A spinal muscles size and shape is linked to body fat, according to new research


A new study carried out by researchers at Concordia’s School of Health provides a new way of looking at the spine. Now published in Frontiers in Musculoskeletal Disorders, the research reveals the way one spinal muscle’s size, shape, and function relate to body composition.

The lumbar multifidus (LM) is a long muscle running along the spine, from the neck to the base. The muscle plays a vital role in spine stability. Impairments to the LM are often associated with chronic low back and lower leg pain.

The researchers recruited 134 male and female Concordia athletes who played soccer, hockey, rugby, and football (men only) on the university’s varsity teams. Each athlete underwent two scanning procedures. The first procedure, an ultrasound, measured LM characteristics such as size, thickness at rest and at contraction, and echo intensity. The second procedure was a dual-energy X-ray absorptiometry (DEXA).

This procedure measures body composition metrics such as bone mass, lean mass and fat mass, and is far more accurate than the body mass index (BMI).

Statistical analyses were used to assess the relationship between LM characteristics and body composition, as well as possible differences between sports the athletes played. The analyses were also separated by sex.

“We wanted to have a precise assessment of body composition, well beyond the data that BMI provides, to assess whether body composition would correlate to muscle’s morphology,” says Maryse Fortin. Fortin is the paper’s corresponding author and an assistant professor in the Department of Health, Kinesiology and Applied Physiology.

“Once we had that, we were able to make meaningful comparisons between sports.”

Differences across sports and sex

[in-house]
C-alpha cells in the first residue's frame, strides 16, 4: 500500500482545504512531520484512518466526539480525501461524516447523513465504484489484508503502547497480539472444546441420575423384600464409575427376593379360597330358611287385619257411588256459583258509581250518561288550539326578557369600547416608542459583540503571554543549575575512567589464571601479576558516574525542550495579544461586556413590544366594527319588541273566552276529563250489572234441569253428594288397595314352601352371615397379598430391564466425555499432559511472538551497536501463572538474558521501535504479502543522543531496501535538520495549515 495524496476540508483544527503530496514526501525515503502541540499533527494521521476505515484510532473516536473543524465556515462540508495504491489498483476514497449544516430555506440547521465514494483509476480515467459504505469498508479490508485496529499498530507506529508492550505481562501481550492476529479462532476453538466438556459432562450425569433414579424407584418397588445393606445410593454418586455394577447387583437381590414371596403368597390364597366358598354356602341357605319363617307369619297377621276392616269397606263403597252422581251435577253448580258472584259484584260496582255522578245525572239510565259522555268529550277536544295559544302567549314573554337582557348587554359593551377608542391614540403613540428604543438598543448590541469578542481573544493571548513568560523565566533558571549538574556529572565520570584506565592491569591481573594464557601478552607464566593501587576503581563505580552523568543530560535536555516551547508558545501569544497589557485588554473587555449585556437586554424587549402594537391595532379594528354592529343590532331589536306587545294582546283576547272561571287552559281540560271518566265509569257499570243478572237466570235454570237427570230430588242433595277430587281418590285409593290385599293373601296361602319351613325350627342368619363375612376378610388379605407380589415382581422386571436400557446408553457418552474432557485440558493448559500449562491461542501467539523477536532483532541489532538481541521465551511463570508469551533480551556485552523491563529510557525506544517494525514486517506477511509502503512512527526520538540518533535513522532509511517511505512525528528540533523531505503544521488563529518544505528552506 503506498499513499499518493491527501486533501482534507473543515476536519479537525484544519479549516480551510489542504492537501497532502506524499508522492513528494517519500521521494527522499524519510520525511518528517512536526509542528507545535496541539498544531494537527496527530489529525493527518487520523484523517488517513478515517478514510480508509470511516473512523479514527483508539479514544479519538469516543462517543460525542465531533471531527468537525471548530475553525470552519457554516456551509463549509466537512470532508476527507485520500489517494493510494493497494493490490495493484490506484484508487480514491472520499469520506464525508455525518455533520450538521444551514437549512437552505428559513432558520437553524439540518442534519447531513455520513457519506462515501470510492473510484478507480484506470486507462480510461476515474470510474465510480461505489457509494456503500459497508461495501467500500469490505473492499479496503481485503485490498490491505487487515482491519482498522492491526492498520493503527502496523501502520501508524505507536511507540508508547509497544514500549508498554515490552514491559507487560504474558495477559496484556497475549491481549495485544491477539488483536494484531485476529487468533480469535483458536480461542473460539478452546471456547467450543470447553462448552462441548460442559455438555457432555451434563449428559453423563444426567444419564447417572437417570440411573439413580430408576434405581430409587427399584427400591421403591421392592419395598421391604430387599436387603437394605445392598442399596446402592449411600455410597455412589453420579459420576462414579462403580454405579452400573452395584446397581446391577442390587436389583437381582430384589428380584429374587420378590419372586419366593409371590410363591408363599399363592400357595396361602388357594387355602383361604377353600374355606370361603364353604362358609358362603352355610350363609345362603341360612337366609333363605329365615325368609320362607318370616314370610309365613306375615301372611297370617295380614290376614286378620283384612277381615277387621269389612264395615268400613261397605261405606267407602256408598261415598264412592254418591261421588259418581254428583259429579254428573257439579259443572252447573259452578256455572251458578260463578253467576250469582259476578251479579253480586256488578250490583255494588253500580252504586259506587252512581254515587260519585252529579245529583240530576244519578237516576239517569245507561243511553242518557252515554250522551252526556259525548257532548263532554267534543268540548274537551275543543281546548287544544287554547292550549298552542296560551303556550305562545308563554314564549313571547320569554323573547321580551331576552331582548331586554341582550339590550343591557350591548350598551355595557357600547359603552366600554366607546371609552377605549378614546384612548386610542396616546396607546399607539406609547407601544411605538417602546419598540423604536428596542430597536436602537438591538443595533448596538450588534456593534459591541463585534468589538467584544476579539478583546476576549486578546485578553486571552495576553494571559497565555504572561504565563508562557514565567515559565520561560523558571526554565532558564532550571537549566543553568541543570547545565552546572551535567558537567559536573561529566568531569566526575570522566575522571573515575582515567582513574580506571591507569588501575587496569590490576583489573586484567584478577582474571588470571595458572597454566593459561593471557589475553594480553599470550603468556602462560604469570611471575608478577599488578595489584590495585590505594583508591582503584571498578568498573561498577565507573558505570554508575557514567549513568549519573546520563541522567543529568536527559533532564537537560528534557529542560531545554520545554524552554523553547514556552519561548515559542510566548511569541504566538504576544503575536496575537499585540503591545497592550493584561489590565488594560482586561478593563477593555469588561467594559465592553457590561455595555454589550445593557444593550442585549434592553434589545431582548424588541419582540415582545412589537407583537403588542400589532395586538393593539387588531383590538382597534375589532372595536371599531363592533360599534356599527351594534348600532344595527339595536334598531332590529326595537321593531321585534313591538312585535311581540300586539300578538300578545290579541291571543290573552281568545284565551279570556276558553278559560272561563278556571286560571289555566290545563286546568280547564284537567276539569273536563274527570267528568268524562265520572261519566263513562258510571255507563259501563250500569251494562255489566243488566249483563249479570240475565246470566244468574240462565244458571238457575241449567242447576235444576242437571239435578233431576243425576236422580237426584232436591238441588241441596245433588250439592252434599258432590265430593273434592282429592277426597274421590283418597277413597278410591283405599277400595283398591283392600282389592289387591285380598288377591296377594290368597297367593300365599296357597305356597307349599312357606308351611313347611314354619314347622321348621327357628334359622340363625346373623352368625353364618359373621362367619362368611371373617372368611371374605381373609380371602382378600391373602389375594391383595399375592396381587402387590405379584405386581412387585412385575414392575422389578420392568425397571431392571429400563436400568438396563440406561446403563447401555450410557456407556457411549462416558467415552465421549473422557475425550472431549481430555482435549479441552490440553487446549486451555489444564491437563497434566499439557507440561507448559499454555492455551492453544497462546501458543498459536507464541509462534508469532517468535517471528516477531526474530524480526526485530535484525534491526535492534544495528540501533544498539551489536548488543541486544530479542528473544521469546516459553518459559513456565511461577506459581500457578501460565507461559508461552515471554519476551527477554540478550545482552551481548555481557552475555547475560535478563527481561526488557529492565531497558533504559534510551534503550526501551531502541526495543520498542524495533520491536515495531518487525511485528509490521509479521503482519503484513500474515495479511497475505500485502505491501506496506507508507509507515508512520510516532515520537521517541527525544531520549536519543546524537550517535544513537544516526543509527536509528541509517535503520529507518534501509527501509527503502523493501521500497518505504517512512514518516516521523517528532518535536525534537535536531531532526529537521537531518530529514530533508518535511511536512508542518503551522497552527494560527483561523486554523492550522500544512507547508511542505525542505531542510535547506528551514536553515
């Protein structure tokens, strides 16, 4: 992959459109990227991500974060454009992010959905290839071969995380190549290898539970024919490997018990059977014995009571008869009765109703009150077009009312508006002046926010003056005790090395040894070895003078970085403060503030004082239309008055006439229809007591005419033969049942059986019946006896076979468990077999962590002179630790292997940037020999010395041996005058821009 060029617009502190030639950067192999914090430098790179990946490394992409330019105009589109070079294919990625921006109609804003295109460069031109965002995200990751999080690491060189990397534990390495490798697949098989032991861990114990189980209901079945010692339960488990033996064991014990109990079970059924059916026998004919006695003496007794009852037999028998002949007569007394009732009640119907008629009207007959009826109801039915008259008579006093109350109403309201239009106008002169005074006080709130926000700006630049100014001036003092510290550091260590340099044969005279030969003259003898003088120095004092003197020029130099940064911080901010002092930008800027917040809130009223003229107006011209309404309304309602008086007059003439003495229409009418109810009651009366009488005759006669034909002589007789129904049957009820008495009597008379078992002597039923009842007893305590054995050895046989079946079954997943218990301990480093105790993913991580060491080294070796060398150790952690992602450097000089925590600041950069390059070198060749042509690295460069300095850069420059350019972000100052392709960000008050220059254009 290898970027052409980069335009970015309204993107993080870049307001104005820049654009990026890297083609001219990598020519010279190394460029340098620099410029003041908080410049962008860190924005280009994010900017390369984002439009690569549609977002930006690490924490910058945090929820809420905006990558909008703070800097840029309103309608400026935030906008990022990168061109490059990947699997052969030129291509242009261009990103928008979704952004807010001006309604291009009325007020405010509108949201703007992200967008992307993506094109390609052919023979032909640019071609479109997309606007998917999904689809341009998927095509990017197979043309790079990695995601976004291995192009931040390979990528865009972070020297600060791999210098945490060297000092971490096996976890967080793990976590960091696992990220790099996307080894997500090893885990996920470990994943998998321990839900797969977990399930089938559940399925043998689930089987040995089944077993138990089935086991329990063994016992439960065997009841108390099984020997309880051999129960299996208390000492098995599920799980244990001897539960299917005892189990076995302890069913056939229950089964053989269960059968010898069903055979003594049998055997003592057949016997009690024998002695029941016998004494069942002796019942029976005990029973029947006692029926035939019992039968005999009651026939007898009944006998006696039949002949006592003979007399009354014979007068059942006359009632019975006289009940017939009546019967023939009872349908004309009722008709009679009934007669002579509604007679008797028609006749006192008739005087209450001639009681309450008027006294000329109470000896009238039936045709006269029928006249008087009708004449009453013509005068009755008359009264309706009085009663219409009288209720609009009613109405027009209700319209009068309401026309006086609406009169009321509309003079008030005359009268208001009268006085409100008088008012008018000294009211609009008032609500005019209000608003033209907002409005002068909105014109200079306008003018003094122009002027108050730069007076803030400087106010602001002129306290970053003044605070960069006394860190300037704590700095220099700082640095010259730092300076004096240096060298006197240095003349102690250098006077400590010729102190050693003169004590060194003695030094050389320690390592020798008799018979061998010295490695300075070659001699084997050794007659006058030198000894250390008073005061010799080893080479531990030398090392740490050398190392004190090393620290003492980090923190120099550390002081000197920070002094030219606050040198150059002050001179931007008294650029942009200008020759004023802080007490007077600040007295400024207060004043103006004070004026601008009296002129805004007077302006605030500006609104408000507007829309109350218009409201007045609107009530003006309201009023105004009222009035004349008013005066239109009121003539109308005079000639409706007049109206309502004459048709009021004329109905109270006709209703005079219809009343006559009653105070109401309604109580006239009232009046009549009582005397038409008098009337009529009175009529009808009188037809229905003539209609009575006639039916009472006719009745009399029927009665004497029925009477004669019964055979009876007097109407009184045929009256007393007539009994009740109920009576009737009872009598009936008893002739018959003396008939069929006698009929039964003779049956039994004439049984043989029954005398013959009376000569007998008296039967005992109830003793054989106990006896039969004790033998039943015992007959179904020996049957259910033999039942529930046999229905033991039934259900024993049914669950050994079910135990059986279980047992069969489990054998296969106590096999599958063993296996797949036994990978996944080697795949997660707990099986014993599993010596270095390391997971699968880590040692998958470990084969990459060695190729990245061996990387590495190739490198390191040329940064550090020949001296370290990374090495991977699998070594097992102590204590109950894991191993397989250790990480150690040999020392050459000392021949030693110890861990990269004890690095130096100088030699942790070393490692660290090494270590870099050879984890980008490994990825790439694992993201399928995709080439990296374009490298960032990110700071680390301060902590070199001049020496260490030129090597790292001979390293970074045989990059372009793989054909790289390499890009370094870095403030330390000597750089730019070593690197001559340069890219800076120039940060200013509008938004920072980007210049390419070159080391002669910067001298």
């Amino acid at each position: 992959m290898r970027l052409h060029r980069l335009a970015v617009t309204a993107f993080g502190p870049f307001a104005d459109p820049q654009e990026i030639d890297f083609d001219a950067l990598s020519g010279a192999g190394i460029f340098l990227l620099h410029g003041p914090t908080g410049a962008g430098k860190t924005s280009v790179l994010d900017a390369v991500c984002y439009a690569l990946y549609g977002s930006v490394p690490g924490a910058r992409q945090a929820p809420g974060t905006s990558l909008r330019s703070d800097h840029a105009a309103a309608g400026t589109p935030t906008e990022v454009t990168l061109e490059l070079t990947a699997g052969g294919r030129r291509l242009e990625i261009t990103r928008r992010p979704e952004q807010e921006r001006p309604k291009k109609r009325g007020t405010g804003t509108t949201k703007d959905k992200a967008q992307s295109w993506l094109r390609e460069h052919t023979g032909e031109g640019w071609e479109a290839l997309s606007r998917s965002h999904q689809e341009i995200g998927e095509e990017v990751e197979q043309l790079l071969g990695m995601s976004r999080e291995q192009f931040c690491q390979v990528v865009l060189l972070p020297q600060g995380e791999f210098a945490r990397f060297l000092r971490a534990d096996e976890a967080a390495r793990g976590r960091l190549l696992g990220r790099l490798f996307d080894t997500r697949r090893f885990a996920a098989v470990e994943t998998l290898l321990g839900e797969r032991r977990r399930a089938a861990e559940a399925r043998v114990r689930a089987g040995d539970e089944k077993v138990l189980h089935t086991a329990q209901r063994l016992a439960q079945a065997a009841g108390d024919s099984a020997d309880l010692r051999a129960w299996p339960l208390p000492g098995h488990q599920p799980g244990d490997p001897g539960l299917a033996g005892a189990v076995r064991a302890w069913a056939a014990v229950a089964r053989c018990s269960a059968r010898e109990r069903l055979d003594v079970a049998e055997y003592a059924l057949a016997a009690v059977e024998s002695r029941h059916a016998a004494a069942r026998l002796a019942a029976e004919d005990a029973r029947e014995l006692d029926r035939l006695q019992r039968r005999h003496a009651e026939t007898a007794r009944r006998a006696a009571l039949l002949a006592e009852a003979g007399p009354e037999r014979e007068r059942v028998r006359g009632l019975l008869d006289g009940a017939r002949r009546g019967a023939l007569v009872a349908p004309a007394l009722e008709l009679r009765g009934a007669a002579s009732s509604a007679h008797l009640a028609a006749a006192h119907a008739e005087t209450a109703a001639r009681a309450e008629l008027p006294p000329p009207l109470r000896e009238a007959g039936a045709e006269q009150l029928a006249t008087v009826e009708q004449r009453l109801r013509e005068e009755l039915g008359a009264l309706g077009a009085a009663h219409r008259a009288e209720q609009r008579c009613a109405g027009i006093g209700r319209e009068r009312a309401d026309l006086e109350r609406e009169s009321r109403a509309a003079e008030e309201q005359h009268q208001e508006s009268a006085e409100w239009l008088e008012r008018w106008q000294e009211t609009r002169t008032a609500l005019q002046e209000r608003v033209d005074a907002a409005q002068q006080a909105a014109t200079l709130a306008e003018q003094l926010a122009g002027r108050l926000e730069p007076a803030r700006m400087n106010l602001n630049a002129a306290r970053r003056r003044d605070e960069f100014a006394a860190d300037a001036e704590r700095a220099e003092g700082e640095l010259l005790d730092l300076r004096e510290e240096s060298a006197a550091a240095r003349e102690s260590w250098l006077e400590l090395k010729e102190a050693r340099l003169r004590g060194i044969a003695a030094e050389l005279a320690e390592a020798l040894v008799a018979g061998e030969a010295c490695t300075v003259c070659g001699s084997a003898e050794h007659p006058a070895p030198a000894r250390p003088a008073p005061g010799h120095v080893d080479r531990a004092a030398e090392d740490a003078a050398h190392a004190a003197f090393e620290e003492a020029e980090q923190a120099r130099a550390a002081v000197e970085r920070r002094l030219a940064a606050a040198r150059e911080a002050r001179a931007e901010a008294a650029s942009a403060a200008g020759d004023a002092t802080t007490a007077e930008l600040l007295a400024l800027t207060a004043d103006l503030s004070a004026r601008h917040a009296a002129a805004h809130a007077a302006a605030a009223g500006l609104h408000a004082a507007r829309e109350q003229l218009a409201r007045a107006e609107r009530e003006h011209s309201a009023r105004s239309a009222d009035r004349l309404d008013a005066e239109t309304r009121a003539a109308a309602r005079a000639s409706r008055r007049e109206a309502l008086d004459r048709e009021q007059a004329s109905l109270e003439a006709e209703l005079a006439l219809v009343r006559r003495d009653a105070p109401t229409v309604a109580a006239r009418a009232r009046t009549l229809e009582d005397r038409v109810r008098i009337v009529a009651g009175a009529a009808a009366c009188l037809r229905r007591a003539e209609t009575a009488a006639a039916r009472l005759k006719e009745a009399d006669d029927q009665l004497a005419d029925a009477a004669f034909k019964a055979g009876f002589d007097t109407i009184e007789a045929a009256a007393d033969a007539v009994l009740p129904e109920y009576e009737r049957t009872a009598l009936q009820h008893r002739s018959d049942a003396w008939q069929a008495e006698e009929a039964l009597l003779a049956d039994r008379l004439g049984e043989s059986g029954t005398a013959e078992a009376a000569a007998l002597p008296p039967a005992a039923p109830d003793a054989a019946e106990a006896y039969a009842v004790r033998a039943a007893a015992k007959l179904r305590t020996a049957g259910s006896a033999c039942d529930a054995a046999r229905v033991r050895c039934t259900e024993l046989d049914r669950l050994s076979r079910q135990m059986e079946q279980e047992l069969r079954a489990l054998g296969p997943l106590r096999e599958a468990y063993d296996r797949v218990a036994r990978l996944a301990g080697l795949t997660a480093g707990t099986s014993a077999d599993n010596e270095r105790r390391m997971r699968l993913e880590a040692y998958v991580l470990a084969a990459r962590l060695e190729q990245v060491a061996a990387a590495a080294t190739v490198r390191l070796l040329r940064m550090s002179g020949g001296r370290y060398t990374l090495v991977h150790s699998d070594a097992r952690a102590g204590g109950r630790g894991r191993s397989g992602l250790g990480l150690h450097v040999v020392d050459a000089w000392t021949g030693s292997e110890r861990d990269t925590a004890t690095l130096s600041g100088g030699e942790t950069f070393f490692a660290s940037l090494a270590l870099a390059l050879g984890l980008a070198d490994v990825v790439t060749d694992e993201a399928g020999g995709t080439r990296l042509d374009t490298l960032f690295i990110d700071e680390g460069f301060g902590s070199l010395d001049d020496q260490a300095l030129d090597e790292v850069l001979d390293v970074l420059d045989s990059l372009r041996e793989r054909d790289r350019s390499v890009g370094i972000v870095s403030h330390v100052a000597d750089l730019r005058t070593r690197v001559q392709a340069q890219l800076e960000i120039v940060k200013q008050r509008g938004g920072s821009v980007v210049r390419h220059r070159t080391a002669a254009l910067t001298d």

The researchers found interesting differences between the male and female athletes. Female hockey players, for instance, were found to have larger LMs than their rugby- and soccer-playing counterparts. In males, football players had the largest LMs, but hockey players had the smallest.

And while the female athletes generally had higher levels of body fat than the male ones, as was expected, ultrasound readings revealed a strong positive relationship between percentage body fat and echo intensity (EI). EI is a type of measurement that provides an indication of how much fat is within a muscle. This was found to be the case in both males and females.

Further, those with higher percentage body fat had a lower ability to contract their multifidus.

“Our findings suggest that having more body fat leads to more fat within the muscle, which may play a negative role in activating that muscle,” Fortin explains.

“Combining body composition with a functional assessment on how well you can contract that muscle using ultrasound was a key component of this study.”

“LM characteristics have previously been associated with low back pain and lower limb injury,” adds Meaghan Anstruther, MSc 23, the paper’s lead author. “Thus, understanding the connections between LM and body composition in athletes is a crucial next step to developing a well-rounded intervention plan for athletes who may be at higher risk of injury.”

Anstruther now works as an athletic therapist for the Concordia Stingers. Amanda Rizk and Stephane Frenette also contributed to the paper.

A new look at a known problem

While the study was performed on high-level elite athletes, Fortin says it would be worthy to confirm our findings in non-athlete populations.

“It is intuitive to think that body composition will affect muscle quality. But until we were able to find a way to look for it, we had not been able to confirm that fact.”

“We know the multifidus is very important to spine stability. Previous studies did find associations between the multifidus muscle’s morphology and its functionality with the risk of low back pain and lower injury. Our findings underline the importance of keeping body composition as healthy as possible.”

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